College Administrators Finally Allow 9/11 Memorials on Campus

Posted: Sep 09, 2011 11:56 AM

Across the nation, more than 260 colleges and high schools are participating in Young America’s Foundation’s 9/11 Never Forget Project. The foundation unveiled their plan in 2003 when it became painfully clear that many schools and colleges in the United States were doing little to honor the victims killed on September 11, 2001. Unfortunately, at some liberal institutions, college administrators fought vehemently against properly commemorating these individuals before finally relenting. Here are some of the most odious examples:


At the University of Virginia School of Law, the administration completely refused to allow students to set up a flag memorial—with one flag for each of the 2,977 people killed on 9/11—anywhere on campus because the memorial was “not directly related to legal education.” Less than a week before the event, the dean reversed course and granted permission to hold the memorial in an inner courtyard on campus rather than on the front lawn, but refused to allow the students to leave the flags during classes on Monday, September 12.

Without reason, Marietta College originally denied students’ request for a candlelight vigil. Under pressure, the administrators ended up allowing a flag memorial, but with one major caveat: the memorial must include flags of the other countries from which citizens died during the attacks.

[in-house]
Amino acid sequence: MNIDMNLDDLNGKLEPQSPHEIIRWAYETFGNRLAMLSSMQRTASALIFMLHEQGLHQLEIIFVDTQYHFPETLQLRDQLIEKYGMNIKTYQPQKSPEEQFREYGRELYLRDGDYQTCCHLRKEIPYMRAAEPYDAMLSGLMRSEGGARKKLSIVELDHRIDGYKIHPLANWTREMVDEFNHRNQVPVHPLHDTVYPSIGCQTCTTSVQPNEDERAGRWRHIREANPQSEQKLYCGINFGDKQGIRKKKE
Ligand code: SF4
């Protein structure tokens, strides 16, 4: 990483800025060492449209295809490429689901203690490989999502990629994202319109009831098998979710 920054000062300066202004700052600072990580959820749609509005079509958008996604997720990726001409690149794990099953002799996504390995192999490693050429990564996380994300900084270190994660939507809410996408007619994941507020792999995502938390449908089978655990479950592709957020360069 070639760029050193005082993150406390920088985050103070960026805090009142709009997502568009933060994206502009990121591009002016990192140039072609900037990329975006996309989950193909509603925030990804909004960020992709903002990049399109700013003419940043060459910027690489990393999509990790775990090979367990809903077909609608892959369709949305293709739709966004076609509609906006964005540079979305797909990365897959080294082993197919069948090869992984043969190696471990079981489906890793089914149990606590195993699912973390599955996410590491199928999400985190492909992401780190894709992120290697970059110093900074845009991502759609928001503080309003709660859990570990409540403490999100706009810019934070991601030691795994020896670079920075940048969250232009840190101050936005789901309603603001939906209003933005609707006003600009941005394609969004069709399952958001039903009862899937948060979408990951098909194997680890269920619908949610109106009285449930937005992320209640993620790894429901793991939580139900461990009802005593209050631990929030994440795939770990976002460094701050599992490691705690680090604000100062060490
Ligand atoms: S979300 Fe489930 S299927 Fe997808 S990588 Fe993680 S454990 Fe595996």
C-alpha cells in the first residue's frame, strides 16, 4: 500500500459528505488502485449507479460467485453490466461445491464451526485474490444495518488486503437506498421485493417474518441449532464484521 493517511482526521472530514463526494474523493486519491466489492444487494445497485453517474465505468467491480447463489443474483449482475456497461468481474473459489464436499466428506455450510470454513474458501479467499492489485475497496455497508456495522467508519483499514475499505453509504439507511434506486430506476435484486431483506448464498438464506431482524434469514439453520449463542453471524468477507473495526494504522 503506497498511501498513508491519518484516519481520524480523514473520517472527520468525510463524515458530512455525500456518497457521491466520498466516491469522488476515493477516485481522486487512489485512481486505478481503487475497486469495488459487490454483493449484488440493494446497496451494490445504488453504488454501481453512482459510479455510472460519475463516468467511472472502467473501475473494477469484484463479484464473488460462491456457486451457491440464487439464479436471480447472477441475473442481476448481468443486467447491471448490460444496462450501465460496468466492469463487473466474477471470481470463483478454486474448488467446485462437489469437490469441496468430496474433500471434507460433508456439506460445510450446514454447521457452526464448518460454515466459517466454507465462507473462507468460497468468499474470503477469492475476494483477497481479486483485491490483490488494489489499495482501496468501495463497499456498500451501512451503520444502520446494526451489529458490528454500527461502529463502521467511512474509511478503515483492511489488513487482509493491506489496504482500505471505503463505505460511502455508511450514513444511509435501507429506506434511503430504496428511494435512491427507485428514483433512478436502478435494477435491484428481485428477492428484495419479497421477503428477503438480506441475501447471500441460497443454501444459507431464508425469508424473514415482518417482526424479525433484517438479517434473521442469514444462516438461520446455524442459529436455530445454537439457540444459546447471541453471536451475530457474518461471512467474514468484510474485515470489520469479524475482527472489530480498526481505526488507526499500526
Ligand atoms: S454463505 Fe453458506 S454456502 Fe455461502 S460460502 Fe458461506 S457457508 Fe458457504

UCLA ejected allowing a flag memorial at a central part of campus because, “if groups were allowed to do so, it would indeed cause damage to the campus as well as create some hazards for students and the public.” After some pressure, UCLA will allow students to display the memorial at another location.


On September 11, 2001, a faceless and malicious enemy purposefully attacked the United States and killed nearly 3,000 innocent Americans. This Sunday, as a nation, we will reflect on the lives lost and remember the families who were affected by the tragedy. As we prepare for this upcoming weekend, however, it is absolutely astounding to read that institutions of higher learning – colleges and universities that ostensibly espouse freedom, liberty, and patriotism – would fervently oppose memorializing the innocents murdered on 9/11.

The commemoration of 9/11 is not a time for petty grievances. It is a time to come together as a nation to mourn and remember all of those who suffered and continue to suffer today. And thanks to the hard work of the 9/11 Never Forget Project, many students now can.